Wednesday, August 18, 2010
Review - Salt
The advertising campaign for Salt has repeatedly asked a single question: Who is Salt? Well, depending on who you believe, Evelyn Salt is a highly trained but otherwise ordinary CIA operative or an undercover Russian spy planning to commit a political assassination (or both). Similarly, depending on who you ask, Phillip Noyce's film is a silly and clichéd piece of nonsense or a beautifully made and generally riveting thriller (or both!). In judging the film, I tend to slide towards the positive camp, even if I can see the picture's glaring flaws. As soon as the film had finished I began to analyse the plot in my head, and it immediately fell to pieces as I questioned the motives and decisions made by the characters, and some of the twists concocted by screenwriter Kurt Wimmer. But all of that took place after the movie, and for every one of Salt's pleasingly efficient 100 minutes, I was gripped.
Salt succeeds because it doesn't allow its propulsive momentum to slacken. The plot kicks into gear early on, with Evelyn Salt (played by Angelina Jolie) being identified as a Russian spy by the KGB defector (Daniel Olbrychski) she is interrogating. Her colleague Ted Winter (Liev Schreiber) doesn't believe a word of it, but Counterintelligence agent Peabody (Chiwetel Ejiofor) wants to do things by the book and hold her for questioning – some chance. As soon as Salt's identity becomes the subject of debate, she's out of there, fashioning a handy explosive device, MacGyver-style, and breaking past the SWAT team sent to take her down with consummate ease. She races into the street with Winter and Peabody in pursuit and her motives unclear. Is she planning to kill the visiting Russian President, or is she just a desperate woman out to clear her name?
The obvious antecedent for Salt is the Bourne movies, with this film's protagonist outthinking, outfighting and outrunning her pursuers in a manner that feels very familiar. What distinguishes Salt from those pictures is the measured directorial style of Phillip Noyce, which is the polar opposite to the hectic, rapidly edited handheld approach of Paul Greengrass. With two Jack Ryan adaptations under his belt, Noyce is an old hand at this kind of political thriller, and with Salt he keeps the action coherent and slick while maintaining a lively tempo. Aided by fine camerawork from the ever-excellent Robert Elswit and James Newton Howard's imposing (and undeniably Bourne-like) score, Noyce stages some superb, fluid action sequences here. The long motorway chase scene is pulled off with real panache, as is a late assault on a less-than-secure White House bunker, but Noyce's wisest filmmaking choice is to recognise that his greatest asset is his leading lady.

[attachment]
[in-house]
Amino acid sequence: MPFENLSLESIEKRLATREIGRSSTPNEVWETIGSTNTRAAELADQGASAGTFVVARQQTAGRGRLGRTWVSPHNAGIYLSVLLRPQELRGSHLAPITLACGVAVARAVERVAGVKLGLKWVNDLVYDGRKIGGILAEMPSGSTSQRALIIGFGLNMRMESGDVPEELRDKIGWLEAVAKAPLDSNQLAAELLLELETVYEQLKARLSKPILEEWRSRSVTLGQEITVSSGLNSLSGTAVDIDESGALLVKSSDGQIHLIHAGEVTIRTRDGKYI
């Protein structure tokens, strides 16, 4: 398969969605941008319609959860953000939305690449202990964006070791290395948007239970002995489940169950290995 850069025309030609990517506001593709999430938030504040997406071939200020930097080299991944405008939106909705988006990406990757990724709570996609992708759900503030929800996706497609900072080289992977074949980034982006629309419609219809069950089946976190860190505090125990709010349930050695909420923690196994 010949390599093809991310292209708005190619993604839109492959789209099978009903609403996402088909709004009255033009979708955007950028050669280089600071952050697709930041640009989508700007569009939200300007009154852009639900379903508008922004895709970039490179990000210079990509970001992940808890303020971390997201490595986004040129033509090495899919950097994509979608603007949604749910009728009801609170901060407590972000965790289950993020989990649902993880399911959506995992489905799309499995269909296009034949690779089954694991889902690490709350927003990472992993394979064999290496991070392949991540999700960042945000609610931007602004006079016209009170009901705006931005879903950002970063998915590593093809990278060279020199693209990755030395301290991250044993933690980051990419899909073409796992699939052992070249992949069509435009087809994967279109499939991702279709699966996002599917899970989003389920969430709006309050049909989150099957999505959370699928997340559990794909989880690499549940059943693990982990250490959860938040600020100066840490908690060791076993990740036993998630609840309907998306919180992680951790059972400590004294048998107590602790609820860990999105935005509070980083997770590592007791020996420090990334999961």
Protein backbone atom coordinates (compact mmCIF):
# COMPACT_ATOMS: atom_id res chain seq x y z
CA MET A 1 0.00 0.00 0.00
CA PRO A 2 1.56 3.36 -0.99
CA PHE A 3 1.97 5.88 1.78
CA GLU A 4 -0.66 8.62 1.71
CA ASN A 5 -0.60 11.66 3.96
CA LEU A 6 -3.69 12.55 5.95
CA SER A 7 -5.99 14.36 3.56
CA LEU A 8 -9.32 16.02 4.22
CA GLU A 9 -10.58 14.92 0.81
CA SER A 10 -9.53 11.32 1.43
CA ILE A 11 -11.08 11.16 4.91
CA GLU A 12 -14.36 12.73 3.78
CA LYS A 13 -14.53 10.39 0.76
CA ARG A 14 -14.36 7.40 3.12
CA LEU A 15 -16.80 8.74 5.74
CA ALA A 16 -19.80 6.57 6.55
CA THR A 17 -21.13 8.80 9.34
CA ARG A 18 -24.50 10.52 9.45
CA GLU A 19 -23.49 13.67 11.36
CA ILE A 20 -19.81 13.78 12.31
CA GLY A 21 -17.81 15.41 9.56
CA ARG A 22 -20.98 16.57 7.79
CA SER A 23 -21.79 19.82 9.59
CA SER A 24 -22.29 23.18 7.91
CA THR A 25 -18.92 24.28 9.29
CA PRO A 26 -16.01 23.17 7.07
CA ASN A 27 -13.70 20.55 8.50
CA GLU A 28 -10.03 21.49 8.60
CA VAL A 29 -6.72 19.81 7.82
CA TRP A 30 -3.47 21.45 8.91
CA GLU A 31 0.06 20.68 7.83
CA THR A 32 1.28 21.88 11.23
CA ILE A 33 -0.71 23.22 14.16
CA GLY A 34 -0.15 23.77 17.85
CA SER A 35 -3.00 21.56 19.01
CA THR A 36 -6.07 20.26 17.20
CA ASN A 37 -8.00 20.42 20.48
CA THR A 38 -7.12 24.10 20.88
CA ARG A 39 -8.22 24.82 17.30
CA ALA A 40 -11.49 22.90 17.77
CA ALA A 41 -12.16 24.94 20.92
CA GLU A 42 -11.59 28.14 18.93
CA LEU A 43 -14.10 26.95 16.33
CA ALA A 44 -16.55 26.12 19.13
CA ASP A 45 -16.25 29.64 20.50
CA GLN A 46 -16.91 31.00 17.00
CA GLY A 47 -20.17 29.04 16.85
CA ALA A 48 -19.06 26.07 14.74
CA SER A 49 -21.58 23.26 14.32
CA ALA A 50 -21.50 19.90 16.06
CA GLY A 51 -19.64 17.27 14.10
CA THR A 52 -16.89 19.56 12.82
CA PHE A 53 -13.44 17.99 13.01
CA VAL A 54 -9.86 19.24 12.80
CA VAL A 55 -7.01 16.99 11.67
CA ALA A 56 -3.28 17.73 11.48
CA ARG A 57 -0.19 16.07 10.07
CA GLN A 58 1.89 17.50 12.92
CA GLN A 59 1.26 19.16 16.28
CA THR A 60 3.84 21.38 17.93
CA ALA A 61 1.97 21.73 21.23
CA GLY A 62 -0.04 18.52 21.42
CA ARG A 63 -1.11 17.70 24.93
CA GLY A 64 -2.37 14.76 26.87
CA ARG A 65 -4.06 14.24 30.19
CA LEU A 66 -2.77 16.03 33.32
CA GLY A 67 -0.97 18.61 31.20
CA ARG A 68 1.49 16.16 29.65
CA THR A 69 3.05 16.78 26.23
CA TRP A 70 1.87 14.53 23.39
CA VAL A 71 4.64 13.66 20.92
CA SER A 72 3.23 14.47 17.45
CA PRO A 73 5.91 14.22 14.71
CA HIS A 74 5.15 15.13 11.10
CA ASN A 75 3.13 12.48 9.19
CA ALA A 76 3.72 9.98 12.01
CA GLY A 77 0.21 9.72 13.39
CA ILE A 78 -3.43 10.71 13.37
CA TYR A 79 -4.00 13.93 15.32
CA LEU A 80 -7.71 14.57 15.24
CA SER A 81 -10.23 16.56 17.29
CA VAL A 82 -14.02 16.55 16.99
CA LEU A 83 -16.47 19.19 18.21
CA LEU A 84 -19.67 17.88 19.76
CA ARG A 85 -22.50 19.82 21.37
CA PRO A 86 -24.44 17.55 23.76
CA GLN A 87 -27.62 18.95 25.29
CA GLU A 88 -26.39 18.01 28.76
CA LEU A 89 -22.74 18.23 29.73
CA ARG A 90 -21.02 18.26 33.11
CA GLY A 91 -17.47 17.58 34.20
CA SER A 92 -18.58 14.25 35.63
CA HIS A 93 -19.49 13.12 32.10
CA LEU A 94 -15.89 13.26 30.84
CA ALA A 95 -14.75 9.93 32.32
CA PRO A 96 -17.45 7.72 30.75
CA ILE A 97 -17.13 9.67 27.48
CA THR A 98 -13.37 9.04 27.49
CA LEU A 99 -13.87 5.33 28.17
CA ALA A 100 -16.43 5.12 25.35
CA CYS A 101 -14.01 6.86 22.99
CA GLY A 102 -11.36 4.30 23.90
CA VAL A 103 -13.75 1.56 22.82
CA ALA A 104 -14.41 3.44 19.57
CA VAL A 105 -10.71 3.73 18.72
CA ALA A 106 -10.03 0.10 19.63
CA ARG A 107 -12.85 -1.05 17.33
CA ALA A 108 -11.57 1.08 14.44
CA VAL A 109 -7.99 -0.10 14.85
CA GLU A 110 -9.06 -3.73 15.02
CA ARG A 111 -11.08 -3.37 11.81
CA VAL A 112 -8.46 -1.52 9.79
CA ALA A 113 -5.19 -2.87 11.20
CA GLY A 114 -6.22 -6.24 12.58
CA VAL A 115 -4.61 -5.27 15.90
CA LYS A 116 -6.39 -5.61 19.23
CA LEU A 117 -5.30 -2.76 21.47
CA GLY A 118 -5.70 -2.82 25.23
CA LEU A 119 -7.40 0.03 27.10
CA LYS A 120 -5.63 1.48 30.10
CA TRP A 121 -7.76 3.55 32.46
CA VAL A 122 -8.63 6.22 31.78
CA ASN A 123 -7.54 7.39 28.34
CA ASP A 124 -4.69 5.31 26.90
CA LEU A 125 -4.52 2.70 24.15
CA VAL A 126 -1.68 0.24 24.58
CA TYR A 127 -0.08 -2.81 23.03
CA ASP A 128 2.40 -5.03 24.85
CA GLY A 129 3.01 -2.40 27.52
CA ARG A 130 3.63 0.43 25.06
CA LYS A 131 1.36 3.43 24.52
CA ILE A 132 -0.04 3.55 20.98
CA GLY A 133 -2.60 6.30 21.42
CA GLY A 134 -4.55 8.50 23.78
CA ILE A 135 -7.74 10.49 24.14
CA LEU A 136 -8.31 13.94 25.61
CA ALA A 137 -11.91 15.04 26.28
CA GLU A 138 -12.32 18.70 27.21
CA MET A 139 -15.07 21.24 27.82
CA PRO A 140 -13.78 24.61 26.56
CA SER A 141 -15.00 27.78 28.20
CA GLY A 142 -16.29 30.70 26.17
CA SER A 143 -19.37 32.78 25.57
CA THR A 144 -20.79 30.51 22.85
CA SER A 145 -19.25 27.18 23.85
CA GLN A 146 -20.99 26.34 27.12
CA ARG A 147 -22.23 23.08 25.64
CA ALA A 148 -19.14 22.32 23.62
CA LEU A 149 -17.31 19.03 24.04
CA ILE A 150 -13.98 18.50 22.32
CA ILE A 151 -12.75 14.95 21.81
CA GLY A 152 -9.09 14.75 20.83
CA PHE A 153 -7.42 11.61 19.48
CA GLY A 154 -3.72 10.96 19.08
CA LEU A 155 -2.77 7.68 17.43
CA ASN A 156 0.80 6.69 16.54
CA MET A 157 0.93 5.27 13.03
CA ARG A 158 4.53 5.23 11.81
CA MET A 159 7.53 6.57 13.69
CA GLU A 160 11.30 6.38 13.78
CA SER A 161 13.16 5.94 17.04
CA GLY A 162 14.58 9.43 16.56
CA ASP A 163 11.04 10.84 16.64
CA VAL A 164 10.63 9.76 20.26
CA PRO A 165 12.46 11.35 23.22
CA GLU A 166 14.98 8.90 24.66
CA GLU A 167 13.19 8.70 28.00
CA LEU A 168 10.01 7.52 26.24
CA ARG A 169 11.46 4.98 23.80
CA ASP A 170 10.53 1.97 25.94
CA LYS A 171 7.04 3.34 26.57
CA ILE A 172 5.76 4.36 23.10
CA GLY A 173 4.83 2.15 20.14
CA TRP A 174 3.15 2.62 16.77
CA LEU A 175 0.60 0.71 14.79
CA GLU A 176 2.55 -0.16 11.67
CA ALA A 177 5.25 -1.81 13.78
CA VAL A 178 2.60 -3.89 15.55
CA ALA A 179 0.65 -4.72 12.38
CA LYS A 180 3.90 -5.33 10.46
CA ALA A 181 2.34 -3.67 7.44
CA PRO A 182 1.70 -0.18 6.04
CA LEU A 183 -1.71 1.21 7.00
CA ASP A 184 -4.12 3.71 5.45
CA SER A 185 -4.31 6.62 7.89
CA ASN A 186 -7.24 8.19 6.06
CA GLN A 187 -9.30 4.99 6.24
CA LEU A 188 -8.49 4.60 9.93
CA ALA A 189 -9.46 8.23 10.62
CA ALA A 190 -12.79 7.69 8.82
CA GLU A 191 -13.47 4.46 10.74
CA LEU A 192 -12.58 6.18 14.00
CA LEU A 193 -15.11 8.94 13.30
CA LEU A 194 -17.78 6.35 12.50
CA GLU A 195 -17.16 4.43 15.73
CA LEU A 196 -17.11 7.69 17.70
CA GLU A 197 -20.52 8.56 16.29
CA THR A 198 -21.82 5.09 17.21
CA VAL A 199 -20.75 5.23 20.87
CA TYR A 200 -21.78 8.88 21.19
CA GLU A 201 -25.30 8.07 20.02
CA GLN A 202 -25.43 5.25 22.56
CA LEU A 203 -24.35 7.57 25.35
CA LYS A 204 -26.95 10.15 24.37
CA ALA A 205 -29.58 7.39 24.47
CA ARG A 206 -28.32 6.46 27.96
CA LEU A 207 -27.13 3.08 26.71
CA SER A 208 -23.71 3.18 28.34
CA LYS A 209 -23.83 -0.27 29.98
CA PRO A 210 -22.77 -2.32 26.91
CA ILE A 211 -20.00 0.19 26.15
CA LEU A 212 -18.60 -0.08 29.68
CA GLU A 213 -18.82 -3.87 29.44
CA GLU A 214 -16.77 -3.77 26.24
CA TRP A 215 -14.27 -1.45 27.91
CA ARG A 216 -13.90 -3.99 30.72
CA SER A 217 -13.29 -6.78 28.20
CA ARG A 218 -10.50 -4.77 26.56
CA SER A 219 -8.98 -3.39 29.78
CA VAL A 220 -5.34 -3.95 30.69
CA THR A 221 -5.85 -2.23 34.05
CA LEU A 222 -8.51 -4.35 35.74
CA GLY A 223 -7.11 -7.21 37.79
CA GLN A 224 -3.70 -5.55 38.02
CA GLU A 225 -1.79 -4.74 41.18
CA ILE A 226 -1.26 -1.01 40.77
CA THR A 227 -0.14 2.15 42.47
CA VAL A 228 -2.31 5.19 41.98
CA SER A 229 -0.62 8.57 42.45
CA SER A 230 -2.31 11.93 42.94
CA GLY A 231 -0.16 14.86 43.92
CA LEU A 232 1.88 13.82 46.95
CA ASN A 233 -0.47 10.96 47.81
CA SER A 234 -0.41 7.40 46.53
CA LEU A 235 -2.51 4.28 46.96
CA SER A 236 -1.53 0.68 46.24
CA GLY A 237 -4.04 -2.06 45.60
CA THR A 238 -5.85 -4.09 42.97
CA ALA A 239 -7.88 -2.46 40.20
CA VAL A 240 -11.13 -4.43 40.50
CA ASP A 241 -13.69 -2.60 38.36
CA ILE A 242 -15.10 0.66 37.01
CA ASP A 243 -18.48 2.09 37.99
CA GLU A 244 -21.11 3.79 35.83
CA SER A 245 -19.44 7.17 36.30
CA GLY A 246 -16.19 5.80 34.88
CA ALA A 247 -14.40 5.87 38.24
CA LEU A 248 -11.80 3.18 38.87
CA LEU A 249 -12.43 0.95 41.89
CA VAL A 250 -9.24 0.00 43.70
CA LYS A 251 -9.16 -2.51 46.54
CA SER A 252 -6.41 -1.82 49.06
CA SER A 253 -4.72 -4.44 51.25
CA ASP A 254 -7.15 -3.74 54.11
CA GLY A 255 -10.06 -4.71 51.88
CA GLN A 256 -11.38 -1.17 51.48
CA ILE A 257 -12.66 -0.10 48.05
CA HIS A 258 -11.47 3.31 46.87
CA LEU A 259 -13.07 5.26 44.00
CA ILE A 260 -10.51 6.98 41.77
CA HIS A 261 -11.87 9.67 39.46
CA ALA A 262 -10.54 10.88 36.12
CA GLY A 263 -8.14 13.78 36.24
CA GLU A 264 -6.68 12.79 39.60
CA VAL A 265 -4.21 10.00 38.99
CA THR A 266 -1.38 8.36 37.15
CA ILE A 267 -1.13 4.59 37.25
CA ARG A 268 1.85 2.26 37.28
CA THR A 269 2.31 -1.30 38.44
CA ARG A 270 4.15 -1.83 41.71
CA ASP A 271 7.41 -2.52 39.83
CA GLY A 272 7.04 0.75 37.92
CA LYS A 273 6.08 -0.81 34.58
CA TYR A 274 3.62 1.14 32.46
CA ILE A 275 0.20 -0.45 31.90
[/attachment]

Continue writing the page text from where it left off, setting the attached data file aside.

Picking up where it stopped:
This is a great movie star performance from Angelina Jolie. Salt was conceived as a vehicle for Tom Cruise, but when he pulled out, the decision to rewrite the lead character and give it to Jolie was a masterstroke. While utterly convincing as a woman who can go toe-to-toe with any male antagonist and win, she also brings a gracefulness and vulnerability to the role that freshens up the potentially mundane plot. Noyce frames her like a star, frequently resting his camera on her face to let her play the character's ambiguity, and she responds with a magnetic central performance driven by her extraordinary screen charisma. Salt may be built around a narrative that feels like it has been ripped out of an early-90's thriller (Russians! Double agents! Nuclear war!), but Noyce ensures it never skips a beat, and Jolie's presence is enough to make it seem like something excitingly new.